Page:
In this issue, the battle-damaged Johnny Storm of the future explains to the substitute Four how his teammates were all killed—it involved Doom The Annihilating Conqueror, a composite villain made by three Marvel villains with matching color schemes—and Ant-Man tries to convince Darla to come back to the team, presenting a compelling case. The action sequence mainly involves her fighting the Yancy Street Gang in her towel.
There are a couple of showy but effectively done scenes in here, including a chase down a hotel stairwell, and a really great splash page. It's only three issues in, so I suppose it's a little early to declare this the best super-comic going right now (and it's got a lot of competition, including at least one other Fraction-written book), but as I was reading it, I sure thought it was.
Also? I kind of want to go to a Darla Deering concert now:
In this issue Geoff Johns finishes up Simon Baz's origin story arc—or at least the first sub-arc of his origin arc—as Baz ties up some of his earthbound business, finds his Lantern and gets a teacher in the form of Green Lantern B'dg, the more realistically-proportioned space squirrel who replaced Ch'p in the Corps.
I think Johns has done a pretty fine job introducing Baz and, with Doug Mahnke and company, making him an appealing and cool-looking enough character that I'm actually interested in him (more interested than I am in Hal Jordan, of course), and, when I saw a note in here saying the story was going to continue into an issue of Green Lantern Corps, I actually wanted to maybe buy and read that issue, which shouldn't be a remarkable thing at all, of course, but interconnectivity (or, that is, appealing interconnectivity) isn't something I've found in the New 52 thus far.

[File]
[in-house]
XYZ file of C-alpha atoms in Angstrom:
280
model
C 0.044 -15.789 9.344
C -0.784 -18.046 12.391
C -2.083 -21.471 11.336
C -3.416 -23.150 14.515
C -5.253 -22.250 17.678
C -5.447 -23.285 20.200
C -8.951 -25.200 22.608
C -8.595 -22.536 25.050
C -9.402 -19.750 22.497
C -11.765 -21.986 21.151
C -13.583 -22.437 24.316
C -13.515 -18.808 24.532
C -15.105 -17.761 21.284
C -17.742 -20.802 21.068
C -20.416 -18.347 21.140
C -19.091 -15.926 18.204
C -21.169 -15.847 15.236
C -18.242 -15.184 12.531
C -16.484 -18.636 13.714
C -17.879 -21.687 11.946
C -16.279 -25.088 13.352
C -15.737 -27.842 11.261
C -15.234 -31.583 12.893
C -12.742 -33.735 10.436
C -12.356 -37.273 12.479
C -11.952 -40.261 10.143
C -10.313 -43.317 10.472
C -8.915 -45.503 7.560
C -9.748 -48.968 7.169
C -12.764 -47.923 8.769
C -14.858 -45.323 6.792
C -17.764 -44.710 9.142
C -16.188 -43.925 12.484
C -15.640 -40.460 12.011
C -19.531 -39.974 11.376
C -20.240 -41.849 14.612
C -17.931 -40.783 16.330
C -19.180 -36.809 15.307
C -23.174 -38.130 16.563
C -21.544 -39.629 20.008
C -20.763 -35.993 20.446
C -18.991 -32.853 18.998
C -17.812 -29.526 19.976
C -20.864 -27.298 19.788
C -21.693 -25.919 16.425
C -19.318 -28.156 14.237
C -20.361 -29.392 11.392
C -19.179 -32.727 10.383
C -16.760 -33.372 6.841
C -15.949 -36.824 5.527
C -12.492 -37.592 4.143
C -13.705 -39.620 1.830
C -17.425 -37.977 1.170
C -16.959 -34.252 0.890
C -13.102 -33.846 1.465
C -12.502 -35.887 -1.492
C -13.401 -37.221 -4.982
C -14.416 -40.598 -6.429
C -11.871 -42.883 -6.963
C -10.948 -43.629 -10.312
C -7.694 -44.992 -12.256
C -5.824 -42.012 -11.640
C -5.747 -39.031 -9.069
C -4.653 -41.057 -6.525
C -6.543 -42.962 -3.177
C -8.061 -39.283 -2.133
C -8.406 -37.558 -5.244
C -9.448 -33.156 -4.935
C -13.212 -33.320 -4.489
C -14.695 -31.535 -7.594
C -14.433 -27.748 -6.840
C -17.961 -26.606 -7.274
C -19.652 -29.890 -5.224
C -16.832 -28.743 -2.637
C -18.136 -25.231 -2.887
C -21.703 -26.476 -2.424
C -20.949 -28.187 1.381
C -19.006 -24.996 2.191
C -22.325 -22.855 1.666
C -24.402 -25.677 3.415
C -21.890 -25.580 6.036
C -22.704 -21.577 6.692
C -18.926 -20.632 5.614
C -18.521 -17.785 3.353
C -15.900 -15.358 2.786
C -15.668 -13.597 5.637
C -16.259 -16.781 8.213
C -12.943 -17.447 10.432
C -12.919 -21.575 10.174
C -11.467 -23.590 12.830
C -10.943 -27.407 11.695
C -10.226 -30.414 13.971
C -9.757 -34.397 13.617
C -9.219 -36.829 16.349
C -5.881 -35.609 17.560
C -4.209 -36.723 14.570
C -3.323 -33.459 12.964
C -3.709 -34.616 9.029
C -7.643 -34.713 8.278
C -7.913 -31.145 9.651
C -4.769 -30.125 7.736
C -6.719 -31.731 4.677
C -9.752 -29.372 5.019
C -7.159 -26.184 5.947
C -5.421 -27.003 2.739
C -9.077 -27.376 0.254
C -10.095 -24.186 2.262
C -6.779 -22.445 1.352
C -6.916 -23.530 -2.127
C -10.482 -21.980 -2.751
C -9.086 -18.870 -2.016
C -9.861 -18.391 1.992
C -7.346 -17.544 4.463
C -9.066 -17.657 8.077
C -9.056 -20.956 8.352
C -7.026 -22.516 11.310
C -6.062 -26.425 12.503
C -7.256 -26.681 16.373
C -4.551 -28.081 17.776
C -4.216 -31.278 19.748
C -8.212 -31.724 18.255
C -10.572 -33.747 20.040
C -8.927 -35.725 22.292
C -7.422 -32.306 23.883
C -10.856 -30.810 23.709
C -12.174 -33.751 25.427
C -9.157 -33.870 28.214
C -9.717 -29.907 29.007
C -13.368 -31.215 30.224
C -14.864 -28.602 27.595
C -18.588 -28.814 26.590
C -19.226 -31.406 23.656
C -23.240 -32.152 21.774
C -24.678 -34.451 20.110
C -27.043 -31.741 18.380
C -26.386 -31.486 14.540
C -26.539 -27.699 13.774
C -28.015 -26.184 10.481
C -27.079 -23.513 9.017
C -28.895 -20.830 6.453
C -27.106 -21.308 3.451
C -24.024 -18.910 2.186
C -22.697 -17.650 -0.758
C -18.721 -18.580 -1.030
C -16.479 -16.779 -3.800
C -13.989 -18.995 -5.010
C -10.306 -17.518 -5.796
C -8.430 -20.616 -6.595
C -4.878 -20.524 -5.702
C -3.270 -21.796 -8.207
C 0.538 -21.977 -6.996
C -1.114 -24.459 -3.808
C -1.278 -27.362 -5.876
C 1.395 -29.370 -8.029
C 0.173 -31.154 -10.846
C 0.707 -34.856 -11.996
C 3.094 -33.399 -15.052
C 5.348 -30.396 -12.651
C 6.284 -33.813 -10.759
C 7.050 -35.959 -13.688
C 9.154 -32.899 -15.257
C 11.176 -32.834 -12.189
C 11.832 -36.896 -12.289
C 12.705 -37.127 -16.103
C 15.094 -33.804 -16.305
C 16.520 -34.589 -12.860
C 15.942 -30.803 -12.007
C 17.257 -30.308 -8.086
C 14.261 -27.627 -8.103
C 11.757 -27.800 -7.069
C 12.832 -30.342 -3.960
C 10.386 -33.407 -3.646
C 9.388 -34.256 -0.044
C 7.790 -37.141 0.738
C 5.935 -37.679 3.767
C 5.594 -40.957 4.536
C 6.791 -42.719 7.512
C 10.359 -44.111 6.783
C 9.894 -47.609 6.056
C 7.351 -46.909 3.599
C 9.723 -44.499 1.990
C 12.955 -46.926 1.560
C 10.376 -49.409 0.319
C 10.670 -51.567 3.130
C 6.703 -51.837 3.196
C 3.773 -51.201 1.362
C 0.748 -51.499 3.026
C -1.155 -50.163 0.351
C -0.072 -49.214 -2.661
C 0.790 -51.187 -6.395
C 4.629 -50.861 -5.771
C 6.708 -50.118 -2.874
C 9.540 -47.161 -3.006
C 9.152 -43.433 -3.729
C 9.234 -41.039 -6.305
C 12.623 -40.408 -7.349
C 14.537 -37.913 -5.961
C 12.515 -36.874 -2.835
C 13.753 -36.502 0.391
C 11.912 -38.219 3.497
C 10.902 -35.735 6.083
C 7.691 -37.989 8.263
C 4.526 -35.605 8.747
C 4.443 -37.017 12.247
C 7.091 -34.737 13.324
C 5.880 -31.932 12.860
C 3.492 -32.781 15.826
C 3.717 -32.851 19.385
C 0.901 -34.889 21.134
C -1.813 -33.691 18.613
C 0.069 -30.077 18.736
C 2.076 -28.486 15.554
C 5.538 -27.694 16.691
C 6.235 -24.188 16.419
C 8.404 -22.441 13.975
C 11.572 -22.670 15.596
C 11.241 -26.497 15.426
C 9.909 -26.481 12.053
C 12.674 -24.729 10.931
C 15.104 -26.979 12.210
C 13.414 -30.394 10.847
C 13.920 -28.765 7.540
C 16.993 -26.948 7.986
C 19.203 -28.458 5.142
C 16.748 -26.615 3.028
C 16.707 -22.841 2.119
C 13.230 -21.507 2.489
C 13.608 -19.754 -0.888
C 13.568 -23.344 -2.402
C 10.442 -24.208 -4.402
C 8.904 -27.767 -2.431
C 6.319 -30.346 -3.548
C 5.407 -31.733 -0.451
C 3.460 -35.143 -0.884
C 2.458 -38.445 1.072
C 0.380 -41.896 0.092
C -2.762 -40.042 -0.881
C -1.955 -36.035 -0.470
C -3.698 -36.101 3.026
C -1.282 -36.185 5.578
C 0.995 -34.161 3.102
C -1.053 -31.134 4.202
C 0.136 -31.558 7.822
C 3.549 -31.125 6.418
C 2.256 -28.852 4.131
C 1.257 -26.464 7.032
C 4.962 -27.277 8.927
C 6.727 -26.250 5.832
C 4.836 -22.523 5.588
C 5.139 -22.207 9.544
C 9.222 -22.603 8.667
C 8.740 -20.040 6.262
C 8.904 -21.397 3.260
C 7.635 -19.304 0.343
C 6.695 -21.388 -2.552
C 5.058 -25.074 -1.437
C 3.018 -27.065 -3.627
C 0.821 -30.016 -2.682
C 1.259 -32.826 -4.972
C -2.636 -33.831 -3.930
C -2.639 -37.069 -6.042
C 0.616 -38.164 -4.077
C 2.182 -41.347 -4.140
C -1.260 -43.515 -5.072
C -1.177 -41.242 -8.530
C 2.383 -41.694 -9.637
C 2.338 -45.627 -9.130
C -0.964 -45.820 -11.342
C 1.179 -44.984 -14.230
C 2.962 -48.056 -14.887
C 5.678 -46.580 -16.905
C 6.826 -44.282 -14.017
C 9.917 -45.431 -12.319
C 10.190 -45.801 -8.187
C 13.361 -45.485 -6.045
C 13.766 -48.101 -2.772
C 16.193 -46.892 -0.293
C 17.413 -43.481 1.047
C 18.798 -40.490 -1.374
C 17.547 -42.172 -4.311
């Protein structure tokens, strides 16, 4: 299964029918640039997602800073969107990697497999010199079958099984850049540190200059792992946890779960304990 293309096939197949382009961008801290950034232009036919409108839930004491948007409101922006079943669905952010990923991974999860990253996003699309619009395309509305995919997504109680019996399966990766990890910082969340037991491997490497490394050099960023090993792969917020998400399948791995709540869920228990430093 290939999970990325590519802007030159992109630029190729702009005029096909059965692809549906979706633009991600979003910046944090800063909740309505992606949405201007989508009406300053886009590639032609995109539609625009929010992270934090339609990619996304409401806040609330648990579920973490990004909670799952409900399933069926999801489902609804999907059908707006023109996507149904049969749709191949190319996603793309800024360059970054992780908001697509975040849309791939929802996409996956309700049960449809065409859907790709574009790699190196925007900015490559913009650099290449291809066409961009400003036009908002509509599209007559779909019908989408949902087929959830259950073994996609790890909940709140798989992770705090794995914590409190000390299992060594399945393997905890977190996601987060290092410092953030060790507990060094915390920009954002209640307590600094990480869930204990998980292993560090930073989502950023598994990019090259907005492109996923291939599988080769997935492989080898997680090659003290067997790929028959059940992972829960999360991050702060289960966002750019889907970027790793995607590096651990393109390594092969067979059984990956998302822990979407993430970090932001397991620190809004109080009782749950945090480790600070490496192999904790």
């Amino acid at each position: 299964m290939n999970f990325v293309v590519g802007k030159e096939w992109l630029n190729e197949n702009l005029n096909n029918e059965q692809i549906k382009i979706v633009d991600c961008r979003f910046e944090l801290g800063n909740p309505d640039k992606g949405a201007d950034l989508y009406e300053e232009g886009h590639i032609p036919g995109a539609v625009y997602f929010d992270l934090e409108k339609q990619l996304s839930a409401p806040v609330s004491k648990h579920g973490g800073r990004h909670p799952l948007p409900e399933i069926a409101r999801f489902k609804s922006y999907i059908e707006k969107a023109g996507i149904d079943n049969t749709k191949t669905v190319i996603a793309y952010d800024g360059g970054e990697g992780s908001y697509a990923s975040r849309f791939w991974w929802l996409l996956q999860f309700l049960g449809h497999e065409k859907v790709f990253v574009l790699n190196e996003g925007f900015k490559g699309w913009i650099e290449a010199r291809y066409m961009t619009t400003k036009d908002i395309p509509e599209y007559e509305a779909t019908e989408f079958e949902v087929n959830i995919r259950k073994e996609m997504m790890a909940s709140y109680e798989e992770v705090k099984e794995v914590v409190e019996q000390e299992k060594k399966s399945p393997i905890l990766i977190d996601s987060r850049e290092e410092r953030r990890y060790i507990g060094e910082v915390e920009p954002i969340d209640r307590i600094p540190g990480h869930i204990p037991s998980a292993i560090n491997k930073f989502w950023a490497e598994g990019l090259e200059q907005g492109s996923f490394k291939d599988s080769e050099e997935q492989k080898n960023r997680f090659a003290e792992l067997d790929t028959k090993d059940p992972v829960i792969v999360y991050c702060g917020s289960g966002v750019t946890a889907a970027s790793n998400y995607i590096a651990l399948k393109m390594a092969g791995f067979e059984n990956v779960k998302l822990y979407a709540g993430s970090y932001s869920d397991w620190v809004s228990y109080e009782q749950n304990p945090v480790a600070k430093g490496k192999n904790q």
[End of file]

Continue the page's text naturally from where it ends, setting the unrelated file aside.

The state of the art credits remain a complete mess, as this issue is delivered by Mahnke and the regular Green Lantern Inkers Coprs; as usual, it also mostly looks very, very strong until near the end, where there are a few obviously rushed pages that obviously look like the work of different people.
It's good stuff. The main problem I had with the series was writer Jamie S. Rich's too-effective homage to Bronze Age comics storytelling, made more interminable still by Bendis Age decompression. That is, the first story arc was a 20, maybe 40-page story stretched out over five issues.
This is a done-in-one, checking in on Mr. Gum, who is touring outerspace with The Atomics (the band, not the superhero team), which means cameos for Madman and Red Rocket 7.
Rich writes Mr. Gum as an off-brand JLA version of Plastic Man, the horny Jim Carey take that Grant Morrison suggested and all the other writers writing JLA spin-offs in the late 90s made more annoying still.
It's been a long time since I read those Allred Atomics comics, but I don't remember Mr. Gum acting anything like that, nor do I remember his powers working exactly like JLA Plas' (That is, instead of just stretching, he can radically change shape, which he does to punctuate his jokes and dialogue with visual puns or stresses).
I do like that he stumbles into the sort of obvious political/sociological metaphor situation involving alien races that Superman, Green Lantern or the Justice League of America might have encountered in the old days, but, rather than wisely solving all the problems, Gum is essentially like, "Eh, fuck these fucked-up people" and leaves. (Poor form on never giving the waitress a name though, Rich!).